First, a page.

I do not know much about Jaywantiben Mehta to do her justice in a tribute. But in the 1990s, when Indian polity was in a major churn, my most enduring image of her is from the 1996 Lok Sabha elections. That was the first general election after the “Seshan effect” came into being.
The then chief election commissioner TN Seshan had decreed that he would not allow any candidate to exceed the then (and even now) ridiculous limits on election expenditure. Seshan had hired videographers to follow each candidate on their campaign trail and even petty expenses like tea and biscuits had to be accounted for, adding to the costs.
So, most candidates decided to give up their cars and campaign on foot. Of course, that brought them closer to their voters, but then it was also the sweltering hot month of May and Jaywantiben was already 60.
After campaigning in Cuffe Parade, she decided to walk to Marine Drive. But by the time she got to Mantralaya, she was already flagging. Just as she and her ‘foot soldiers’ reached near the Air India building, she could take it no more and abruptly sat down on the road with her legs stretched out. She did not even accept the offer of a chilled bottle of aerated water for fear that it would be added to her electoral expenses. It was a long time before she felt up to rising and making it to the cool confines of a residential building nearby.
It made for a wonderful story, but those were the times before the explosion of the television medium and social media. There were not too many reporters or photographers around and, in any case, her rival Murli Deora of the Congress had better media relations. The story hardly made it to the newspapers. But she won that election nevertheless and became a minister in the Atal Bihari Vajpayee government in 1999. By then, the Seshan effect was on the vane and elections had become so frequent they had turned unremarkable.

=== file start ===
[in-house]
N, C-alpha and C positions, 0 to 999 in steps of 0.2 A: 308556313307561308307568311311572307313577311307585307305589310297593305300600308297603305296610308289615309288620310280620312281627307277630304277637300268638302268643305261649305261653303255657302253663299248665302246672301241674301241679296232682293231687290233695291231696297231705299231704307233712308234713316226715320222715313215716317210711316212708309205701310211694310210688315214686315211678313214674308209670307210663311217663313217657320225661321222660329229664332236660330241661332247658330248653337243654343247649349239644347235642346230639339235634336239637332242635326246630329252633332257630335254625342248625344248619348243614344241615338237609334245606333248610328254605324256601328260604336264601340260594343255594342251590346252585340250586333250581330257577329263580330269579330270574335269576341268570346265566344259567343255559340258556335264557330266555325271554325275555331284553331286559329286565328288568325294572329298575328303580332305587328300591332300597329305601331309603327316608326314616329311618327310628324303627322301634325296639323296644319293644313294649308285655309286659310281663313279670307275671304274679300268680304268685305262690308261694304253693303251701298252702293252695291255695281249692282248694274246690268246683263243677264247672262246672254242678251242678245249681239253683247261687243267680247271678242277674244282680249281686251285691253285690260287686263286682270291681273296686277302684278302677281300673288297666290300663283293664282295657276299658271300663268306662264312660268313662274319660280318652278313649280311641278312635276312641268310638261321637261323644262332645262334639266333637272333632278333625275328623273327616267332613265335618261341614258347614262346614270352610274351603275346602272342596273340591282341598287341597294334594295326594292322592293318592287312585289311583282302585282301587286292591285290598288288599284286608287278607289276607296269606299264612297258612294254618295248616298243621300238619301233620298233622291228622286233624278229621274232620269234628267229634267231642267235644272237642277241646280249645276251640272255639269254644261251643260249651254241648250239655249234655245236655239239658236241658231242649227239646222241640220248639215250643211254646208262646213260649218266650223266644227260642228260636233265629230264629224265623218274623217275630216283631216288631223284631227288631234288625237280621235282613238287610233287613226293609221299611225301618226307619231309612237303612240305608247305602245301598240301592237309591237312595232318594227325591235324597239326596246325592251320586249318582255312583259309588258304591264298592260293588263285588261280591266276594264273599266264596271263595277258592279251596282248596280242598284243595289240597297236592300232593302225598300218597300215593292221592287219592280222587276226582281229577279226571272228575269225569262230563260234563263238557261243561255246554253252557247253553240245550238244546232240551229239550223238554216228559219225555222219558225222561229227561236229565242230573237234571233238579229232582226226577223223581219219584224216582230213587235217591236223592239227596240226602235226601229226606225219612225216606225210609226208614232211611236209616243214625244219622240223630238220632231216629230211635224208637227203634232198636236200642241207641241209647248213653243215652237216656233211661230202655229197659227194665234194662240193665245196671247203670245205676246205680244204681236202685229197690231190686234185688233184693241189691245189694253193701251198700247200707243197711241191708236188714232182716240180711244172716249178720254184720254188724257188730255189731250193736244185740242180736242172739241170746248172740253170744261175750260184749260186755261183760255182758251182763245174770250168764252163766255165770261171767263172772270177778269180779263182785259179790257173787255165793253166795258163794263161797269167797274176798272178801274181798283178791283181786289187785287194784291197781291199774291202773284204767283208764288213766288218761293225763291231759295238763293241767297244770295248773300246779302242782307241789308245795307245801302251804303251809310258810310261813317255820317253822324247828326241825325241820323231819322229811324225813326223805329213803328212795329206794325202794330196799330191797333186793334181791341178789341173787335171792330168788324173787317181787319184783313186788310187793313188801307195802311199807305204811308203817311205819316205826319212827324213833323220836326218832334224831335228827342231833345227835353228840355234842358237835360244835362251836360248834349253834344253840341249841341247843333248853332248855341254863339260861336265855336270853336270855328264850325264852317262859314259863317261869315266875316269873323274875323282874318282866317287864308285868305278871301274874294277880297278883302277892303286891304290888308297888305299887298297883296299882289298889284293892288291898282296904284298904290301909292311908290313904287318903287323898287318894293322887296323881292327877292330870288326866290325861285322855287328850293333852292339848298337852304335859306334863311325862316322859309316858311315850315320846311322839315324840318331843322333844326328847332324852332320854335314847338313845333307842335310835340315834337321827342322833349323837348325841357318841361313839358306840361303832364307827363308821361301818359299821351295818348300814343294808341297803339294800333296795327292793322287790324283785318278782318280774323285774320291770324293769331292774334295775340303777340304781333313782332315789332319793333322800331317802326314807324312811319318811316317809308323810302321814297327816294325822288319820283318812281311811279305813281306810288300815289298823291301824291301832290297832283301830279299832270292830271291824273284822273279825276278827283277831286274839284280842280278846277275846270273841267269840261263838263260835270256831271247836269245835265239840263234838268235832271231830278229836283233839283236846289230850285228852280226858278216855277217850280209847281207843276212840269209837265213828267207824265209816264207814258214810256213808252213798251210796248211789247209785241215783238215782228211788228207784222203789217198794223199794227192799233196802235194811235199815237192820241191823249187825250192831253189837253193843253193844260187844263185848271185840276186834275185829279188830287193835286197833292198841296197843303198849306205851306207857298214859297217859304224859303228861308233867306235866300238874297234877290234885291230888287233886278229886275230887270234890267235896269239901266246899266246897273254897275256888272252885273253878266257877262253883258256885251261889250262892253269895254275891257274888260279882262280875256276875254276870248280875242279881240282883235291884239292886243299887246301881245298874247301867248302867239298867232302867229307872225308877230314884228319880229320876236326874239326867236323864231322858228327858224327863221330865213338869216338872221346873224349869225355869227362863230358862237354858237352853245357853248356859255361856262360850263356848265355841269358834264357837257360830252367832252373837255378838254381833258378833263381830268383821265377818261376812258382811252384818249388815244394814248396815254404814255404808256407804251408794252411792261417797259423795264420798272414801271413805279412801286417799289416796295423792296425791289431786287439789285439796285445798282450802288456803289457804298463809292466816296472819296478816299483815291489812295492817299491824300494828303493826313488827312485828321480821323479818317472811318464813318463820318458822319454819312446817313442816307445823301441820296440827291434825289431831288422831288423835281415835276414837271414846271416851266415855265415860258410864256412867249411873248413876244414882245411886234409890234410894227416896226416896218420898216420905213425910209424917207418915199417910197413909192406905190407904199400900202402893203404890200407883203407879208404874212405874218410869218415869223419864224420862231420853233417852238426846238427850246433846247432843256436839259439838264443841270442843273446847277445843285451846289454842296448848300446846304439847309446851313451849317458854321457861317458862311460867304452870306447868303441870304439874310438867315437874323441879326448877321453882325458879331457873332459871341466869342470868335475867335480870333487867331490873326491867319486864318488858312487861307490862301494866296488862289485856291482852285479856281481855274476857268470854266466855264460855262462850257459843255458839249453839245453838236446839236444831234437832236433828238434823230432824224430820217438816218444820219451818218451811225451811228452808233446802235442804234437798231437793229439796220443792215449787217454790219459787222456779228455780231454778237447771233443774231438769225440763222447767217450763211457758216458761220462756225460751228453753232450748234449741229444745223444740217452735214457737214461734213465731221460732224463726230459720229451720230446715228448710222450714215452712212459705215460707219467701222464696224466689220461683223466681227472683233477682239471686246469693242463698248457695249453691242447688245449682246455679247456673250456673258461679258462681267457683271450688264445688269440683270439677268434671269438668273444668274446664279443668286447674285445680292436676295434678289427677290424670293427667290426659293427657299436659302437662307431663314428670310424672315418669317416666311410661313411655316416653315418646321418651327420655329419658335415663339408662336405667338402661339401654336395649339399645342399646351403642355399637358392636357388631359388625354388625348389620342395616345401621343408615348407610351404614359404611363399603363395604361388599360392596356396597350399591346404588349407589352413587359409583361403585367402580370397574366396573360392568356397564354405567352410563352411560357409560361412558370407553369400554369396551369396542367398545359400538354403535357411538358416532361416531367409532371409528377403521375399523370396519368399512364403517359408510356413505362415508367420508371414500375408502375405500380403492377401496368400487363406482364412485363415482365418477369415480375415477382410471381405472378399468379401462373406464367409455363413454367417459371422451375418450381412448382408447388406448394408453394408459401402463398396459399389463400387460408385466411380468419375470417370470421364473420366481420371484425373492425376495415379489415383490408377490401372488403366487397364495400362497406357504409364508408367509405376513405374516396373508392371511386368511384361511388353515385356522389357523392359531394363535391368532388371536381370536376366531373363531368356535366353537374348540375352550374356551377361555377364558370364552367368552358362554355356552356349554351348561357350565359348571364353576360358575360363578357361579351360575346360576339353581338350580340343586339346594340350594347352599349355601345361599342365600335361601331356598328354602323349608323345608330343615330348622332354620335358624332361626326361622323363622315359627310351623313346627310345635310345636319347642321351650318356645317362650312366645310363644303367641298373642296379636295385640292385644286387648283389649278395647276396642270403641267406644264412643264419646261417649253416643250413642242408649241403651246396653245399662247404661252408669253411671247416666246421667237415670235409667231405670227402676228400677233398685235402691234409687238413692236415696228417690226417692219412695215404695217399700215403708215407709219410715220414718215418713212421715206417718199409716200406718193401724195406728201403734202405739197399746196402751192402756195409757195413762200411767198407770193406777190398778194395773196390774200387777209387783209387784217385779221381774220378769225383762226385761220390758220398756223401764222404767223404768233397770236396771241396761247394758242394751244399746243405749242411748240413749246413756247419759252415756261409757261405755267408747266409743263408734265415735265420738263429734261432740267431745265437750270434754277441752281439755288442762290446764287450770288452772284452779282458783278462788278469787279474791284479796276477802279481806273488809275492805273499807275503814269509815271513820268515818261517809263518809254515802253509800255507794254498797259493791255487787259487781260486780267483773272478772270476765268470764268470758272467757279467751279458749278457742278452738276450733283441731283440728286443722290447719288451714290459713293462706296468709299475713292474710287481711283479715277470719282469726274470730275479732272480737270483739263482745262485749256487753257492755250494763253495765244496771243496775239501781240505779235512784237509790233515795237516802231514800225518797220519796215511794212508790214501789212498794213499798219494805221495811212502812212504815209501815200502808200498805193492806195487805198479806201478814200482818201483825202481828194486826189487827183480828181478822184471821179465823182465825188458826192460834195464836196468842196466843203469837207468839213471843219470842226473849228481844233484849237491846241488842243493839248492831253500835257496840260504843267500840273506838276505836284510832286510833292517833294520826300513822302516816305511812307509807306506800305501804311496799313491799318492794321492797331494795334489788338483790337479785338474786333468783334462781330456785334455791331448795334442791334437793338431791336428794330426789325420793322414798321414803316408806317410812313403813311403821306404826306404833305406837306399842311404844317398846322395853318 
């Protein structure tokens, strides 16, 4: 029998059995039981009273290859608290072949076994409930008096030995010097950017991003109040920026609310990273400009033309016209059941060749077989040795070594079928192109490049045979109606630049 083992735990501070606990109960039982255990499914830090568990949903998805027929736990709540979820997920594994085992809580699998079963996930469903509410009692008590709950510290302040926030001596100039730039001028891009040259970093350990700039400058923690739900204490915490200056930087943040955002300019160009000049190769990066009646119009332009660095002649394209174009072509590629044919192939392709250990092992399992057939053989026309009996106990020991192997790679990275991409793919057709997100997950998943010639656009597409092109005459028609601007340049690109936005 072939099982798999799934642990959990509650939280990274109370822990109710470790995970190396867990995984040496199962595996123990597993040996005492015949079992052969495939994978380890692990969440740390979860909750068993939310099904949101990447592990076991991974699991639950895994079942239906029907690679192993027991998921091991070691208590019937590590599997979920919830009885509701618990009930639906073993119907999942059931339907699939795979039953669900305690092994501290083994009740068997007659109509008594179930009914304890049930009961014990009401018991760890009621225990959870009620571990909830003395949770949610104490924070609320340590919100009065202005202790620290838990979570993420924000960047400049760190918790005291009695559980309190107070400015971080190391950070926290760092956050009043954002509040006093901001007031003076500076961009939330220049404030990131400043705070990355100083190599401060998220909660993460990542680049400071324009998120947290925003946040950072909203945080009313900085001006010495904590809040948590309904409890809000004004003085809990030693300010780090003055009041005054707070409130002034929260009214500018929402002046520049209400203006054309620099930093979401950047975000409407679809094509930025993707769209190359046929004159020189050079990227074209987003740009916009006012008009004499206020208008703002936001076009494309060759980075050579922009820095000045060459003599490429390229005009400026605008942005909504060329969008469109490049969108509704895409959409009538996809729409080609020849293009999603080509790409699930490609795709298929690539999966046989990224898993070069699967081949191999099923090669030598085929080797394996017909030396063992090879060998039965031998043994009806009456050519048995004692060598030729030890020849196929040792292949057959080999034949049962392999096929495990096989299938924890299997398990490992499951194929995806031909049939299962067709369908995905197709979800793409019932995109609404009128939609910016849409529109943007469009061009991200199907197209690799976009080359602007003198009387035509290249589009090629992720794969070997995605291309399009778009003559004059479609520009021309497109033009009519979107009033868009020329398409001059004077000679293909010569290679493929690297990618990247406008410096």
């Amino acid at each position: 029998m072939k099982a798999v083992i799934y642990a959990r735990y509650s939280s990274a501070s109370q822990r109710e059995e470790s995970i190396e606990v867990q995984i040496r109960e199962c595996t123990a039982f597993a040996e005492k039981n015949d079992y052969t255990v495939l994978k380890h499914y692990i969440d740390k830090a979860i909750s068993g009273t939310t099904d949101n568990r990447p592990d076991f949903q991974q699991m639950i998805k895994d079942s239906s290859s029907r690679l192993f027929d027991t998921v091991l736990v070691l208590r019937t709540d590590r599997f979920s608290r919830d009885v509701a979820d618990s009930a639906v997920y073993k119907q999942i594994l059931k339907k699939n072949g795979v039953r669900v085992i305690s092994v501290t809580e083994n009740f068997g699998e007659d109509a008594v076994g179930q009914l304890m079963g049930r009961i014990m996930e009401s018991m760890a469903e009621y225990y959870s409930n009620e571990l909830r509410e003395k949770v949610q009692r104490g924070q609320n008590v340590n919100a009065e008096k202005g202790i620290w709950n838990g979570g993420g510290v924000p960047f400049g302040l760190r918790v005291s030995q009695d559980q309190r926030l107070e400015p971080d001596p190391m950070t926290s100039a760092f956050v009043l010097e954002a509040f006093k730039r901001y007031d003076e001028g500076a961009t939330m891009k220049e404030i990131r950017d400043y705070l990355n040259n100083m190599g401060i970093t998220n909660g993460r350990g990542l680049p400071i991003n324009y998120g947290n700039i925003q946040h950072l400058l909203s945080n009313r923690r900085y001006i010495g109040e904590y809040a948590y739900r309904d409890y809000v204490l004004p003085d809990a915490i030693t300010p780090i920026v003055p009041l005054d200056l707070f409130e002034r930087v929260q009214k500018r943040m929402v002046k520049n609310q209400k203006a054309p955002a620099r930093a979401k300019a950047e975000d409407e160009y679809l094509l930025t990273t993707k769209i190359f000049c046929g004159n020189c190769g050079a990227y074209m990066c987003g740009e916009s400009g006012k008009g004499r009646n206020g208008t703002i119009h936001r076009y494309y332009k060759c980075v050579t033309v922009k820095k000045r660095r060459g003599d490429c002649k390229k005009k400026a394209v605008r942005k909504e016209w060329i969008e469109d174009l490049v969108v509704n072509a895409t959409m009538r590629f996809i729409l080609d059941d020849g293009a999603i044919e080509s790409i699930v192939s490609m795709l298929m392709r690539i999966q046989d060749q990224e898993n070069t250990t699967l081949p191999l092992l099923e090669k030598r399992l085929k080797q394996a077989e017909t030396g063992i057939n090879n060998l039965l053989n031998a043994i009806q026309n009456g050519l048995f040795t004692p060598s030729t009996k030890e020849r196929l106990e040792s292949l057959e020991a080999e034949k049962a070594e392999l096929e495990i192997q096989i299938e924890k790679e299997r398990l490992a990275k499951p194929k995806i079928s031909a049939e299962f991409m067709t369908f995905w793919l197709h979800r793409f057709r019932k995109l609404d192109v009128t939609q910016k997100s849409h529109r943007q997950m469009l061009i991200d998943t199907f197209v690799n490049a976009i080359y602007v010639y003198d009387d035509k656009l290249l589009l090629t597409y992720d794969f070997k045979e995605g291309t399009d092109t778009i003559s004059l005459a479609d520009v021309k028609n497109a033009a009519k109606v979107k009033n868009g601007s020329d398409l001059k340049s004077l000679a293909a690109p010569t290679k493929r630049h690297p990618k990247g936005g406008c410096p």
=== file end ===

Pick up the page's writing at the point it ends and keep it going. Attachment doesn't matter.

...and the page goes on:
However, in 2004, Jaywantiben was up against Milind Deora, the young son of the man she had defeated more than once. Milind came to the polls without any baggage that year while Jaywantiben was under severe attack from voters for doing little for the constituency. That is my second-most enduring image of her – her battle with Milind on a television channel.
She was being harangued by not just Congress workers in the audience, but also those from the BJP who believed the ticket should have gone to a worthier rival. Jaywantiben knew what was afoot and soon lost her cool. She walked off the show in a huff. I instinctively knew then she would lose that election just as I knew she would win when she had squatted on the road at a previous poll.
Her passing away last weekend brought back memories of those turbulent years from a different era. To quote the recent statement by Raj Kamal Jha of the Indian Express, today’s journalists are growing up in an era of likes and retweets. I may add they barely have to put in the kind of effort that we used to do in our salad days as reporters. That summer election in 1996, I had a hard time too following all the candidates on foot with never the luxury of squatting in the middle of the road in protest. Mobile phones had not made their appearance then and we had to work in the hard old-fashioned way of dashing across to office to file stories and rush back to the campaign trail, hoping we had not missed anything significant in the meantime.
Once a candidate and his or her workers left home or office, there was no way to stay in touch, except to catch up with them on the campaign trail. Or wait until their return – which would be late evening and too close to the newspaper deadlines to be worth the second-hand information to roll in through press notes. It was always more practical to be on the spot – and that is what has given me my most enduring stories over the years, Jaywantiben Mehta’s among the most tickling pink of them all.